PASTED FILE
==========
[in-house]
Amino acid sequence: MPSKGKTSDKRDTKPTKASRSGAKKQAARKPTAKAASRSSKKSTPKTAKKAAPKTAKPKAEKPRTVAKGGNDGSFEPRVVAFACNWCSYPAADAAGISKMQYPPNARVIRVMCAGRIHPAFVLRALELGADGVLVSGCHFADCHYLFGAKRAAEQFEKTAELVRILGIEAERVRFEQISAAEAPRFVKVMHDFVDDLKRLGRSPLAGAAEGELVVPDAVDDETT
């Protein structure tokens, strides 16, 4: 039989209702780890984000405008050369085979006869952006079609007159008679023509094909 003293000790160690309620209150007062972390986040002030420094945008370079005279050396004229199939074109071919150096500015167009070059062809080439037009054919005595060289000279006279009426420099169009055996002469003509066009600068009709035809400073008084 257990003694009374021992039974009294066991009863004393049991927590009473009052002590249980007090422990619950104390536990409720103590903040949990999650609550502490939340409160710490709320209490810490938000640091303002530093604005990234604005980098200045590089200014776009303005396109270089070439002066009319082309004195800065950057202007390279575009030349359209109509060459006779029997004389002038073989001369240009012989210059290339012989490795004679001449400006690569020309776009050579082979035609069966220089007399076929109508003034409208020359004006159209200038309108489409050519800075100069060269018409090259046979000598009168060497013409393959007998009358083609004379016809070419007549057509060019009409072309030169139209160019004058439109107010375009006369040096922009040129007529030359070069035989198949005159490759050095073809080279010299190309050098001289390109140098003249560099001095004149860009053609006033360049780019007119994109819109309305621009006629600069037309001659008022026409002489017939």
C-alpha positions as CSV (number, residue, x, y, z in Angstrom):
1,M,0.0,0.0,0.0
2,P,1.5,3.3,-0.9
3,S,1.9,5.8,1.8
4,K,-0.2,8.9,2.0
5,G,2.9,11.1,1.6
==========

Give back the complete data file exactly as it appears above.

[in-house]
Amino acid sequence: MPSKGKTSDKRDTKPTKASRSGAKKQAARKPTAKAASRSSKKSTPKTAKKAAPKTAKPKAEKPRTVAKGGNDGSFEPRVVAFACNWCSYPAADAAGISKMQYPPNARVIRVMCAGRIHPAFVLRALELGADGVLVSGCHFADCHYLFGAKRAAEQFEKTAELVRILGIEAERVRFEQISAAEAPRFVKVMHDFVDDLKRLGRSPLAGAAEGELVVPDAVDDETT
């Protein structure tokens, strides 16, 4: 039989209702780890984000405008050369085979006869952006079609007159008679023509094909 003293000790160690309620209150007062972390986040002030420094945008370079005279050396004229199939074109071919150096500015167009070059062809080439037009054919005595060289000279006279009426420099169009055996002469003509066009600068009709035809400073008084 257990003694009374021992039974009294066991009863004393049991927590009473009052002590249980007090422990619950104390536990409720103590903040949990999650609550502490939340409160710490709320209490810490938000640091303002530093604005990234604005980098200045590089200014776009303005396109270089070439002066009319082309004195800065950057202007390279575009030349359209109509060459006779029997004389002038073989001369240009012989210059290339012989490795004679001449400006690569020309776009050579082979035609069966220089007399076929109508003034409208020359004006159209200038309108489409050519800075100069060269018409090259046979000598009168060497013409393959007998009358083609004379016809070419007549057509060019009409072309030169139209160019004058439109107010375009006369040096922009040129007529030359070069035989198949005159490759050095073809080279010299190309050098001289390109140098003249560099001095004149860009053609006033360049780019007119994109819109309305621009006629600069037309001659008022026409002489017939």
C-alpha positions as CSV (number, residue, x, y, z in Angstrom):
1,M,0.0,0.0,0.0
2,P,1.5,3.3,-0.9
3,S,1.9,5.8,1.8
4,K,-0.2,8.9,2.0
5,G,2.9,11.1,1.6